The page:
The BLLP is an integrated and bilingual non-formal educational (basic literacy and life skills training) programme which primarily targets non-literate and semi-literate people (aged 15 years and above) from socio-economically disadvantaged indigenous communities within Mexico. The programme – which is conducted in Spanish and in local indigenous languages – particularly targets women and out-of-school girls (to date, women have constituted about 92% of the total of programme participants) not only because they constitute a social group that is highly disadvantaged within indigenous communities but also because a majority of indigenous women have, traditionally, failed to effectively benefit from the formal education system. This is due to the fact that most parents prefer to educate boys, as one female programme participant testified: “My father did not want us to study. He told us that as women we would not work so it would be useless”. As such, more than 65% of the illiterate indigenous population are women and are therefore in need of targeted educational interventions.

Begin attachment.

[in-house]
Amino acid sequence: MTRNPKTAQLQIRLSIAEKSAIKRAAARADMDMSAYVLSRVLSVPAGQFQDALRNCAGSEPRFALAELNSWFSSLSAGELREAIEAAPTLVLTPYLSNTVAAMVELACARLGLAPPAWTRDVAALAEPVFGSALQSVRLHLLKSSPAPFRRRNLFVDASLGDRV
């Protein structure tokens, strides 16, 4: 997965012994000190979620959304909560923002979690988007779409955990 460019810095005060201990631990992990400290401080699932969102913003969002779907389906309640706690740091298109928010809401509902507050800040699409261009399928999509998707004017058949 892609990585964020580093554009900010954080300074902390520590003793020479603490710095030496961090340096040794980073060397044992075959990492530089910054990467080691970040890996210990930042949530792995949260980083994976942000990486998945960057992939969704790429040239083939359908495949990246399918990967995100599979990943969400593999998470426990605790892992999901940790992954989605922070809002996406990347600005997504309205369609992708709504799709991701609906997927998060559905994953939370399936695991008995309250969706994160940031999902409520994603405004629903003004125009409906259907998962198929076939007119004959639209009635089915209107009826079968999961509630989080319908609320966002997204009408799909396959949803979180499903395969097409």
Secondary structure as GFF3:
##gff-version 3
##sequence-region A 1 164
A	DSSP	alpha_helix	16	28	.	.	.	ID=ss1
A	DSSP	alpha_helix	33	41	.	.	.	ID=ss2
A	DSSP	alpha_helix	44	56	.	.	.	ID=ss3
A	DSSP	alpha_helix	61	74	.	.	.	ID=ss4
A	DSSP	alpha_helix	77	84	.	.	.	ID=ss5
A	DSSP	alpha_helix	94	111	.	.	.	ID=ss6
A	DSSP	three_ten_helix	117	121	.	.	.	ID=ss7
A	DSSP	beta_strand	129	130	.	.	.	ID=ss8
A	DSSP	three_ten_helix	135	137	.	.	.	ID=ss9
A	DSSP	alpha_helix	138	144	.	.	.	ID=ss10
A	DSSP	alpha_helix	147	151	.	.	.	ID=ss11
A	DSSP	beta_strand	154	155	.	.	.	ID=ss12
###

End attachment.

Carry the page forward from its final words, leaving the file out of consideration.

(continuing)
The programme is currently being implemented in 15 federal states (comprising of 2,223 localities in 263 municipalities) with the prospect of increasing this to 17 states.
The populations of which consist predominantly of indigenous people. To date, the programme has been implemented in 42 main indigenous languages found in the 15 participating states. The fundamental goal of the BLLP / MIB is to create sustainable learning opportunities for indigenous communities in order to address the challenges that limit their ability to access formal basic education (see above) as well as to facilitate their integration into mainstream Mexican society by enabling them to learn and speak in Spanish which is spoken by about 90% of the national population. It also endeavours to empower and promote sustainable development within indigenous communities. To this end, the programme provides learners with literacy and contextually relevant life skills training covering a range of themes including:
- basic and functional literacy (in Spanish and indigenous languages);
- livelihood- or income-generating skills training (including practical skills and business management training);